“There were a few times when we were filming it when I wondered whether I was out of my mind,” says John Brabender, Rick Santorum’s strategist. “I had Mitt Romney roaming around with a gun.” He chuckles as he says this, amused, as are many politicos by the campaign’s latest television ad. The puckish spot casts a cackling Romney look-alike as a Santorum stalker. “It was fun to do,” he says. Even funnier was “how Fox News blindsided Romney during an interview, asking him to sit there and check it out, then comment.”
Watching a tense and smiling Romney fail to offer a sharp rebuttal was revealing, Brabender says. They had struck a nerve. Romney may have the cash advantage but from Brabender’s perspective, Team Santorum is slowly erasing Romney’s aura of inevitability, his supposed claim to the GOP throne. A montage of a fictional Romney shooting mud, playfully entitled “Rombo,” is an important part of that process. “The better ads are stories,” Brabender tells me. “You need a beginning, middle, and an end. People don’t pay attention to the ads where everything, negative or positive, is thrown in the mix.”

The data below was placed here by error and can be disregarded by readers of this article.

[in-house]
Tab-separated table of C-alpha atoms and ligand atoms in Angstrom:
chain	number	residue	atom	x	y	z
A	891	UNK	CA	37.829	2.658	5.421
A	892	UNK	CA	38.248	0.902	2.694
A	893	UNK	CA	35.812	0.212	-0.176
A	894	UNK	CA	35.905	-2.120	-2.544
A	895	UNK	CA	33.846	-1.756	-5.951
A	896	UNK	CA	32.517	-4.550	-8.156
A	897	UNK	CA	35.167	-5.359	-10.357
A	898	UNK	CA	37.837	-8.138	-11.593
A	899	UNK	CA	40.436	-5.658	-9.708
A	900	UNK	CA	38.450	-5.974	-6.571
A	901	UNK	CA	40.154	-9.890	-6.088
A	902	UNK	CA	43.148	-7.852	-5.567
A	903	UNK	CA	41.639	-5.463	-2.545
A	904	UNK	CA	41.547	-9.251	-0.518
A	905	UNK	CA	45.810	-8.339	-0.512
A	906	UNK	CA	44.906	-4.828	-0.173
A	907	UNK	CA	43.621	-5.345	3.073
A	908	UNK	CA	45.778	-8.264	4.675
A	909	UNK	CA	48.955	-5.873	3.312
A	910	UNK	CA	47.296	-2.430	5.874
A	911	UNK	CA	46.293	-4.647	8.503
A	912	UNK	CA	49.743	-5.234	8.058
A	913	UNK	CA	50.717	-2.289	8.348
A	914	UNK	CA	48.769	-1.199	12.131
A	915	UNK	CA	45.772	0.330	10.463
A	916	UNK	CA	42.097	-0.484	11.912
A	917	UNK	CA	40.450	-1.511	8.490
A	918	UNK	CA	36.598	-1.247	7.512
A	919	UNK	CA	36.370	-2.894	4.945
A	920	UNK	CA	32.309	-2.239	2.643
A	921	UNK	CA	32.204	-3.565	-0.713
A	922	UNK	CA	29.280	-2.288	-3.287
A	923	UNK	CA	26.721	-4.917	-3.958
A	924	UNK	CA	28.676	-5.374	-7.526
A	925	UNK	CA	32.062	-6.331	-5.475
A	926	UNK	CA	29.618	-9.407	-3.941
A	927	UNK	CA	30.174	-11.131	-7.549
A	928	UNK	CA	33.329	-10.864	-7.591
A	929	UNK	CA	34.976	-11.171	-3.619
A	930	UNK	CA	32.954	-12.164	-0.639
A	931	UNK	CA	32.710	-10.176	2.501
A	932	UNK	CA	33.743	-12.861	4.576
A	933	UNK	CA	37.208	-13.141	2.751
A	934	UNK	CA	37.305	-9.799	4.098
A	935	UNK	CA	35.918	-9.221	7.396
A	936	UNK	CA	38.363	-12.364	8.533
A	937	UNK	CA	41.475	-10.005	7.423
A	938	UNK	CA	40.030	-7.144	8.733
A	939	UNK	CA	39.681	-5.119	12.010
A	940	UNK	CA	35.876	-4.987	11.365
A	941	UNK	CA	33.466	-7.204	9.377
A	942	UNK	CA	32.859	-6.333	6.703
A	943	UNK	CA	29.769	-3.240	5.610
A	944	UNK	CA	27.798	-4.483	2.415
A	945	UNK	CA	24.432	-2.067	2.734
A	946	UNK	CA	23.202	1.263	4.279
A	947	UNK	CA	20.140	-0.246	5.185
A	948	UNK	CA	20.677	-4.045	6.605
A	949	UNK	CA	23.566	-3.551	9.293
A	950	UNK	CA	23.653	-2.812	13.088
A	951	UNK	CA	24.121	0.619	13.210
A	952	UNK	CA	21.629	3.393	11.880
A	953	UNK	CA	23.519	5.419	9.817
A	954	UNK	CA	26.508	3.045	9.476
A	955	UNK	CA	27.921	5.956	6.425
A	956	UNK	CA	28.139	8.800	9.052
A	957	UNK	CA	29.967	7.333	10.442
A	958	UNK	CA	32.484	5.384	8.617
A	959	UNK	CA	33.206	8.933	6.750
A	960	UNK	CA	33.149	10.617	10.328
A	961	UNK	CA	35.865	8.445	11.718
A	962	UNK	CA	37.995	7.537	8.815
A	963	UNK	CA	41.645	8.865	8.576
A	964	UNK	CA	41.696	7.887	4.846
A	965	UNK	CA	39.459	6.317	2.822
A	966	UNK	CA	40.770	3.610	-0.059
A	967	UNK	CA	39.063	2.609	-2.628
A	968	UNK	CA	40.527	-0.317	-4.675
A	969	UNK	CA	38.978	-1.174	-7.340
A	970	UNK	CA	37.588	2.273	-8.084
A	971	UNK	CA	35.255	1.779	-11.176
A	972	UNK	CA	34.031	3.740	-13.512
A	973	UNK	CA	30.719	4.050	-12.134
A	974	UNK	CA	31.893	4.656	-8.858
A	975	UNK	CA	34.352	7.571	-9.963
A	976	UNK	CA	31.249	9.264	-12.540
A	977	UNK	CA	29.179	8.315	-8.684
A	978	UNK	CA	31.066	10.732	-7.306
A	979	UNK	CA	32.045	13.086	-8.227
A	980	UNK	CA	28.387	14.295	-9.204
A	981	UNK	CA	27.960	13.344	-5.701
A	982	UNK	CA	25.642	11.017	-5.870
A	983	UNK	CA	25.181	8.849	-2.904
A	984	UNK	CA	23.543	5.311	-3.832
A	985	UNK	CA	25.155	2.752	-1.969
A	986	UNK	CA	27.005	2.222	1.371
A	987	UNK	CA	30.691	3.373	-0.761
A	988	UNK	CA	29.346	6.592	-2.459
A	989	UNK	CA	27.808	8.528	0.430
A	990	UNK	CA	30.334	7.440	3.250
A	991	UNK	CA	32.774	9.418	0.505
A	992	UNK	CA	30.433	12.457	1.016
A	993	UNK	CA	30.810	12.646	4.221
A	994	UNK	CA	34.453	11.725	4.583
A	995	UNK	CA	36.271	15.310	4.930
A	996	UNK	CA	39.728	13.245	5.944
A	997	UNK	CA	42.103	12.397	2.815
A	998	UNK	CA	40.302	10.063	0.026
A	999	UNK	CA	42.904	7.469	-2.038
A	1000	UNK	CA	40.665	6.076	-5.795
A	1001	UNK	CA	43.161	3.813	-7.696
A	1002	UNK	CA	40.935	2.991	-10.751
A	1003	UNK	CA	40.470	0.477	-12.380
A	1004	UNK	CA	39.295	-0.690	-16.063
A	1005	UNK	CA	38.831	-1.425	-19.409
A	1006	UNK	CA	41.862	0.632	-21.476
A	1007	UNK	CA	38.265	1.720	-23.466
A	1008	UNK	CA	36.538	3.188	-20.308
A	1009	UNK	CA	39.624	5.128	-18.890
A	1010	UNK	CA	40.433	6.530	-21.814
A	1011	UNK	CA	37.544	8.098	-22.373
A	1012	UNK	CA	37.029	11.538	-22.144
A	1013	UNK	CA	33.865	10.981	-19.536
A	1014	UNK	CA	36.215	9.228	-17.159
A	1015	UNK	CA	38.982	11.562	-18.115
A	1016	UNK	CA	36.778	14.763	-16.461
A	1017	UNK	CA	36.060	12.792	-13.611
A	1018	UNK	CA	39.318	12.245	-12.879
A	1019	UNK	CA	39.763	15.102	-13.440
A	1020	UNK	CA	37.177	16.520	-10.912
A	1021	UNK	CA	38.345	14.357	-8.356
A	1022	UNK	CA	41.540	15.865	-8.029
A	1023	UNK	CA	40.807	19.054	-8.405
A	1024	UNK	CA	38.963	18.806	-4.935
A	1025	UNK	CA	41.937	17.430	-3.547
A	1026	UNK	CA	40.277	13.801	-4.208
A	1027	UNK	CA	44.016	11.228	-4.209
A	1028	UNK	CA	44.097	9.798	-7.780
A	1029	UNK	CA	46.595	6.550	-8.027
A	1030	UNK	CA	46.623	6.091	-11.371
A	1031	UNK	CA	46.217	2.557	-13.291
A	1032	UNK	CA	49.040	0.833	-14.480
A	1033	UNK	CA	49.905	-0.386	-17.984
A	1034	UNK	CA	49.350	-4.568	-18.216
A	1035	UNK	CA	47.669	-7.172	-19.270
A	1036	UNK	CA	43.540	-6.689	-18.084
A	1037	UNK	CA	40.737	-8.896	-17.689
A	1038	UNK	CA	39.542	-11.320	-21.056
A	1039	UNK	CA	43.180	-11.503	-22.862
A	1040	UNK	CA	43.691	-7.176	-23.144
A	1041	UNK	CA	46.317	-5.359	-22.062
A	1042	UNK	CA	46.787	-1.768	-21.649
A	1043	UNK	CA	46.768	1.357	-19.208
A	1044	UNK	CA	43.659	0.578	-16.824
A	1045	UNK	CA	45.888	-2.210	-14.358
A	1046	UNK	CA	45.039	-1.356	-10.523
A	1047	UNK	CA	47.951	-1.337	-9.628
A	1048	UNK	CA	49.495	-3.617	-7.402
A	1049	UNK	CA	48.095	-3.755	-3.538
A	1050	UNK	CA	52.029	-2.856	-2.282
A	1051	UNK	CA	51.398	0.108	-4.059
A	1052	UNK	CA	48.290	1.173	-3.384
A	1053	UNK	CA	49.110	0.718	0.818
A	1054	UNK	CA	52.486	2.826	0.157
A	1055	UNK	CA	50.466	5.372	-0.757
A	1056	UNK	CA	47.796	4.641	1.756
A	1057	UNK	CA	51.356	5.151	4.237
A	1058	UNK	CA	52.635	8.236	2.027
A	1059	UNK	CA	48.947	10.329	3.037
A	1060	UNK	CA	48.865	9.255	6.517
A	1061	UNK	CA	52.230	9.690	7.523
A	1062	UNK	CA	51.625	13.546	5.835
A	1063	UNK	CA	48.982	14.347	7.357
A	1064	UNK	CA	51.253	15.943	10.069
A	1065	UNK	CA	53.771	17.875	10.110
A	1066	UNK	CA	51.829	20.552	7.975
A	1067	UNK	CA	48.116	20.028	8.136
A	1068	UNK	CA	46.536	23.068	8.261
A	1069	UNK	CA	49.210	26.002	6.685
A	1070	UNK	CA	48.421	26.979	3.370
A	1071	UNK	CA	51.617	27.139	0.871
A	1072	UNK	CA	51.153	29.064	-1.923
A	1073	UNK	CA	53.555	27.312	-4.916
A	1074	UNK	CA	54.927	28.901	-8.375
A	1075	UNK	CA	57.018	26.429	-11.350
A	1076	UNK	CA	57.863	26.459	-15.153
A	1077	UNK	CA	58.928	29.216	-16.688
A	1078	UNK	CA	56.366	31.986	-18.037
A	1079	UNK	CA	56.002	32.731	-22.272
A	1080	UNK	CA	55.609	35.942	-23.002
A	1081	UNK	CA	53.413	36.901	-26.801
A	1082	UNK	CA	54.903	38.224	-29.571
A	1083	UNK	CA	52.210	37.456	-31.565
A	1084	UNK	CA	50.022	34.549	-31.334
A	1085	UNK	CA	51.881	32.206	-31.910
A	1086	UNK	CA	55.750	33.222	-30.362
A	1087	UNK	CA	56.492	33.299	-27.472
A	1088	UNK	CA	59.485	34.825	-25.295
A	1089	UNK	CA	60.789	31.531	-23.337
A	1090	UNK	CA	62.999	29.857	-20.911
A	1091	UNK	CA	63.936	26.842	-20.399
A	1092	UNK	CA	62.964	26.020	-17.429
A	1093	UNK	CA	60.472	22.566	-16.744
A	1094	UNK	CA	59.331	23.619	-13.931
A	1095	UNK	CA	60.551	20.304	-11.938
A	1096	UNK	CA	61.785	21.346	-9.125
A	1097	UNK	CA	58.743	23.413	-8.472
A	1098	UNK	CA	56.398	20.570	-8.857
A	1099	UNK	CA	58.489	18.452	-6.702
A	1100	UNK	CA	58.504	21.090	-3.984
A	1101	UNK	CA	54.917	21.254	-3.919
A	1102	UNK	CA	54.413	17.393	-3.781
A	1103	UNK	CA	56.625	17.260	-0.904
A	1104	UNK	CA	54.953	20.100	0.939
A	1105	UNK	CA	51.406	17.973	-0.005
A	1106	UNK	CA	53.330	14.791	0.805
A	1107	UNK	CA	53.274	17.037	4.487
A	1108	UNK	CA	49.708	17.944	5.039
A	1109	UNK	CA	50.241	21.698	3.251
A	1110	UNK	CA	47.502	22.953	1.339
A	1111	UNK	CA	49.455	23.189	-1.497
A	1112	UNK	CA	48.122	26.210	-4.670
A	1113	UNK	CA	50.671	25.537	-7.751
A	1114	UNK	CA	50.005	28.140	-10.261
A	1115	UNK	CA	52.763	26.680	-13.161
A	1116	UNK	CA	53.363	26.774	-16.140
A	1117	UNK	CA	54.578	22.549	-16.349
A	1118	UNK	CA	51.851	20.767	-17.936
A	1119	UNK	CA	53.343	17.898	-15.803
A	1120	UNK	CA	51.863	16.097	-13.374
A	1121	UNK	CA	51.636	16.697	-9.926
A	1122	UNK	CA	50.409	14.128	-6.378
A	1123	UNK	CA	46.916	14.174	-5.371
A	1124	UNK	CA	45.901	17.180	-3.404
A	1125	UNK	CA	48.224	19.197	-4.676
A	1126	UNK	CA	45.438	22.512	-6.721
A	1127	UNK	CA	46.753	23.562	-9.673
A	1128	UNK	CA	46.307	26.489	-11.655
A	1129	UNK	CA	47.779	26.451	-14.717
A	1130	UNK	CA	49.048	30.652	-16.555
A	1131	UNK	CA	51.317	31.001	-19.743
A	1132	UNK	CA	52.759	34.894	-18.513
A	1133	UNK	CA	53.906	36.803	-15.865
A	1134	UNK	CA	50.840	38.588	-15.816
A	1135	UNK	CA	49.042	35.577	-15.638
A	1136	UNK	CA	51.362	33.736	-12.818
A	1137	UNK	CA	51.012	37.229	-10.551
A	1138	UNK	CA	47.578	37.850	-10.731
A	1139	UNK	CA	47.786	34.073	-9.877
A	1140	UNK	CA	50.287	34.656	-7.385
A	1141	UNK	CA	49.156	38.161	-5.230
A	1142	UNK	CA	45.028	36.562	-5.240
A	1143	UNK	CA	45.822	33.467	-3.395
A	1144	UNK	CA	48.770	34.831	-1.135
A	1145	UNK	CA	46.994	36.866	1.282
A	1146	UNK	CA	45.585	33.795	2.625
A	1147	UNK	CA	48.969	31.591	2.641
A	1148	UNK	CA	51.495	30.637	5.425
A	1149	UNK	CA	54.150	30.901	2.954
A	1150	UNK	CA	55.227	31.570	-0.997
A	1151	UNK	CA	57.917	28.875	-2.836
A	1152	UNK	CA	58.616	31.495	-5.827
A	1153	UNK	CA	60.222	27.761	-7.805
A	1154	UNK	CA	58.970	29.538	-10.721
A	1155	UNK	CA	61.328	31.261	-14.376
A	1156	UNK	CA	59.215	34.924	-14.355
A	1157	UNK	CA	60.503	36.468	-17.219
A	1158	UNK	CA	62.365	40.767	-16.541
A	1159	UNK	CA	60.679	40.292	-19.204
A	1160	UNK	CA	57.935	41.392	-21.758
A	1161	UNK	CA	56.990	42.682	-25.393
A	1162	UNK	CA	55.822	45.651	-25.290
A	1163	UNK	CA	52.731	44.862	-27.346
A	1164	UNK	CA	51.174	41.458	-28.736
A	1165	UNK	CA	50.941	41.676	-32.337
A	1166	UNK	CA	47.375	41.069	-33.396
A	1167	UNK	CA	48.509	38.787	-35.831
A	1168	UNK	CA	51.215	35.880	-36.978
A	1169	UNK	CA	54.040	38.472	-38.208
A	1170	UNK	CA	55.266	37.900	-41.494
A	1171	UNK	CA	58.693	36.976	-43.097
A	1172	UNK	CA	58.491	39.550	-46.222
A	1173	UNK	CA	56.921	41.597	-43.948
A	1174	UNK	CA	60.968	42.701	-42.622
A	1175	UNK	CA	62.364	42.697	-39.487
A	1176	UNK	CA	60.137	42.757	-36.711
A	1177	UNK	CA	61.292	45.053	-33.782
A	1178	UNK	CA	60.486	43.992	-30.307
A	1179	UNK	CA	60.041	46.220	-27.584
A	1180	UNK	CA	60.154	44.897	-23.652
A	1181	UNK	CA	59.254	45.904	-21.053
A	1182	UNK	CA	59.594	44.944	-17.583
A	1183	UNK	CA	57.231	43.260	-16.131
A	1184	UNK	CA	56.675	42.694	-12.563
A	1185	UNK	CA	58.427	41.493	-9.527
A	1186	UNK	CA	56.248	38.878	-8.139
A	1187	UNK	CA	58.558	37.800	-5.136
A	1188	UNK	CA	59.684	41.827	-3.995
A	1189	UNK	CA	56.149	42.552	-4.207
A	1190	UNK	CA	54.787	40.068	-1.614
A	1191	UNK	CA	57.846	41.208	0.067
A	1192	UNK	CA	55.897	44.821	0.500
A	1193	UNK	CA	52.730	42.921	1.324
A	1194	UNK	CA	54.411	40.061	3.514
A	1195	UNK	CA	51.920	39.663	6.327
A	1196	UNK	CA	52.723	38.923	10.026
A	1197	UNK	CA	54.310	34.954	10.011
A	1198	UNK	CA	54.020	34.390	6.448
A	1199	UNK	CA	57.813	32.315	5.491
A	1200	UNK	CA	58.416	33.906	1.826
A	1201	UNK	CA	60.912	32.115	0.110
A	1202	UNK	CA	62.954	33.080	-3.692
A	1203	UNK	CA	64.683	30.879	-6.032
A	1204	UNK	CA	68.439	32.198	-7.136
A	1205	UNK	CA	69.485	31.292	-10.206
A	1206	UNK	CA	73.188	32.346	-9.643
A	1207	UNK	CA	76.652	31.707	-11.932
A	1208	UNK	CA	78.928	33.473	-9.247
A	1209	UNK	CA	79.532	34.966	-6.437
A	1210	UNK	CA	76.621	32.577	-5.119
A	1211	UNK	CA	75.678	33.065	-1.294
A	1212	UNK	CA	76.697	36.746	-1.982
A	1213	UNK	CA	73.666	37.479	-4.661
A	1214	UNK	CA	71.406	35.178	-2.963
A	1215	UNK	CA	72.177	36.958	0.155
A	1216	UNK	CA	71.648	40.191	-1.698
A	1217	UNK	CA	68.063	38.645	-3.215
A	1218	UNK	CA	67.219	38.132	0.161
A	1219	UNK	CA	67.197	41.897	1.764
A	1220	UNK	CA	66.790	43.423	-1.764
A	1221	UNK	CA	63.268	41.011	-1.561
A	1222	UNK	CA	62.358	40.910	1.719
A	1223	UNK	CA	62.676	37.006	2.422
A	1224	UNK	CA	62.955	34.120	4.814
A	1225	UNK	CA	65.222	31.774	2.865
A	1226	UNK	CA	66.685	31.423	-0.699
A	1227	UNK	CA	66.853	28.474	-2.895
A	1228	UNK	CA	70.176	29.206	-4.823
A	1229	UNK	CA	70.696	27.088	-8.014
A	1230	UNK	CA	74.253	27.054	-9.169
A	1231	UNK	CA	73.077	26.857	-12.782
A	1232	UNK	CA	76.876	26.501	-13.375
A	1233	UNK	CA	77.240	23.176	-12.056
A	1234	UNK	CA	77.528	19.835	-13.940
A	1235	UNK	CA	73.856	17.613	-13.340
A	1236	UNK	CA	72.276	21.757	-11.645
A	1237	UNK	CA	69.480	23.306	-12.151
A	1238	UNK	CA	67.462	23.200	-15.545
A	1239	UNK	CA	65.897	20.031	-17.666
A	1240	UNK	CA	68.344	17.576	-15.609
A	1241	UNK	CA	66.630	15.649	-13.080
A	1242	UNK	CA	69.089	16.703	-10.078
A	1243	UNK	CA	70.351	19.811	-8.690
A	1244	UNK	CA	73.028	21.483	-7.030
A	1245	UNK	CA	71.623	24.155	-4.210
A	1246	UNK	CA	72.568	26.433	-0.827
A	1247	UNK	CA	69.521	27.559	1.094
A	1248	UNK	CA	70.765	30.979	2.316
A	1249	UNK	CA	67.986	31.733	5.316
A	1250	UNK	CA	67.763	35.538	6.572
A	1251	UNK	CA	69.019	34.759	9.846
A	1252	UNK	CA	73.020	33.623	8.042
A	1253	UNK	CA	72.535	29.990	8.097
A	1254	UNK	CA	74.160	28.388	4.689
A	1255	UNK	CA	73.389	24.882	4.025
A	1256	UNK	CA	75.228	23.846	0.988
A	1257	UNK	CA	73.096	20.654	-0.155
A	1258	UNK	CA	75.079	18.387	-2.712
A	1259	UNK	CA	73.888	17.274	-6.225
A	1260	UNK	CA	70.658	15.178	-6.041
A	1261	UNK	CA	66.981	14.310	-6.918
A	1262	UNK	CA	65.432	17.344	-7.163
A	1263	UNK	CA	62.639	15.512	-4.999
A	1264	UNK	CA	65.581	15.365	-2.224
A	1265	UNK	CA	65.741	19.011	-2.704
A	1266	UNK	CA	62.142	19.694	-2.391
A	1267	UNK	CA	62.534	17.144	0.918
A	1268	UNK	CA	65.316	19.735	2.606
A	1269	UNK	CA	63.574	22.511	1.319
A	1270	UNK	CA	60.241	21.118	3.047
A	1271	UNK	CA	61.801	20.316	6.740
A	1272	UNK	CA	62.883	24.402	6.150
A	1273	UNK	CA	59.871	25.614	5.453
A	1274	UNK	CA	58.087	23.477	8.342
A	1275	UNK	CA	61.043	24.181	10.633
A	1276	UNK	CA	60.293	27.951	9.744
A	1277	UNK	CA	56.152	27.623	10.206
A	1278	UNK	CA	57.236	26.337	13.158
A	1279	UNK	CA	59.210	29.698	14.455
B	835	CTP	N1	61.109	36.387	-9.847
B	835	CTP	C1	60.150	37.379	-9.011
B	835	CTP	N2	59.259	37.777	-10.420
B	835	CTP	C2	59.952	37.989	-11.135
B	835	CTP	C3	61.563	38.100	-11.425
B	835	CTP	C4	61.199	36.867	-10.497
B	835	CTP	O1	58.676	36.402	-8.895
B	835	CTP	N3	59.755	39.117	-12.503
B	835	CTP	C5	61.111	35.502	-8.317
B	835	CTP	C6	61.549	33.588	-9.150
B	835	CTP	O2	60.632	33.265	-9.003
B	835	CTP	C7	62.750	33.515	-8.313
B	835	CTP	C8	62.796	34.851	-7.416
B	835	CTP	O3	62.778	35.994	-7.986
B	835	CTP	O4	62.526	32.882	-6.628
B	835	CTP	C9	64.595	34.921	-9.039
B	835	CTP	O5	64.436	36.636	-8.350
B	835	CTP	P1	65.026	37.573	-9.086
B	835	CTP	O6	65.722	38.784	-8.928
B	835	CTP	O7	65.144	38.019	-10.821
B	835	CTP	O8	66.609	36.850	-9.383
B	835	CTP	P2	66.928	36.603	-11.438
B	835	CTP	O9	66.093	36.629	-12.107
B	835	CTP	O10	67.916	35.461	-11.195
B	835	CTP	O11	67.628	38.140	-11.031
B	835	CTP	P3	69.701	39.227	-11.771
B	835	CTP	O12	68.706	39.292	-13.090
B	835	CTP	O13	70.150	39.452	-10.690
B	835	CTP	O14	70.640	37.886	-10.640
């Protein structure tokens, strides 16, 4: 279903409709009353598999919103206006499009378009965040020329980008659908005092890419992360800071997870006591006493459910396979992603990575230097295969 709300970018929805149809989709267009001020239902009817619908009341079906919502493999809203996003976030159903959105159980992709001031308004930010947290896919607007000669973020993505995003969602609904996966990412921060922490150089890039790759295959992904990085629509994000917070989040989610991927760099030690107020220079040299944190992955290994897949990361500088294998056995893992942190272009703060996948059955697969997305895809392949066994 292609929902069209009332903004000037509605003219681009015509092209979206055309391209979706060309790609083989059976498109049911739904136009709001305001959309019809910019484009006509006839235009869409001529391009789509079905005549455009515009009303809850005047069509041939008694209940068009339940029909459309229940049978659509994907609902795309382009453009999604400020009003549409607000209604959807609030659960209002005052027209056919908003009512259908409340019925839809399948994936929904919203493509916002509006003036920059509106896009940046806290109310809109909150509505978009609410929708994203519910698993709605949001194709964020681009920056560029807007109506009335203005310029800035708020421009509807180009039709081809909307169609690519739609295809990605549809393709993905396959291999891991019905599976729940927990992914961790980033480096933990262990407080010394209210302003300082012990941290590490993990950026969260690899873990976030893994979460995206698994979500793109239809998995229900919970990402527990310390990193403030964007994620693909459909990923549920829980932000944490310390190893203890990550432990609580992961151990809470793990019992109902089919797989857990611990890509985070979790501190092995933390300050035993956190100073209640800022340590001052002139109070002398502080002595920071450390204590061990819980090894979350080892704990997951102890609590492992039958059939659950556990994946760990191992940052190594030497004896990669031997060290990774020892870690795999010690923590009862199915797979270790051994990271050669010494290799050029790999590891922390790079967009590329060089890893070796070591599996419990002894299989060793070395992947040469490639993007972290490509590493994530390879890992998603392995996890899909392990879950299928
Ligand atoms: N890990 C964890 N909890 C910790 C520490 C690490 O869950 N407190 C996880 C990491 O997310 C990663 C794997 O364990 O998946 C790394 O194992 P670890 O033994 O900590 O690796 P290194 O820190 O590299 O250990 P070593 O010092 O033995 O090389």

Brabender, a fast-talking media consultant who has worked with Santorum for over two decades, says the GOP presidential race has now become a storytelling contest, not merely a battle of contrasting ideas. As his candidate rises, and Romney scrambles to sustain his front-runner status, Brabender wants to remind conservatives that Santorum may be the underfunded insurgent but he’s not the one airing “stale 30-second ads.” He wants voters to think about Romney’s negative tactics, to mull whether they’re appropriate.
“If they see a Romney ad attacking Rick Santorum, I want our [“Rombo”] ad to be in the back of their mind,” Brabender says. “I want them to ask themselves whether they think that kind of thing is presidential, whether it brings the party together. Instead of inspiring us, he’s beating people up?”
Brabender conceived the ad a week ago after reading a Romney press release following Santorum’s victories in Minnesota, Colorado, and Missouri. “They put this statement out there, basically saying that these races don’t really matter. That’s insulting to the people in those states. But it was a line they had that really got to me. They declared that they’d still be the nominee because they’re better organized and have more resources. Gee, I thought, that’s another way of saying I’ll win because I have more money than the other guy.”
“There is a reason that Romney’s unfavorable ratings are starting to skyrocket,” he says. “Tone and temperament matter. People see our ad as a response to his negative attacks. Santorum will not become a punching bag.”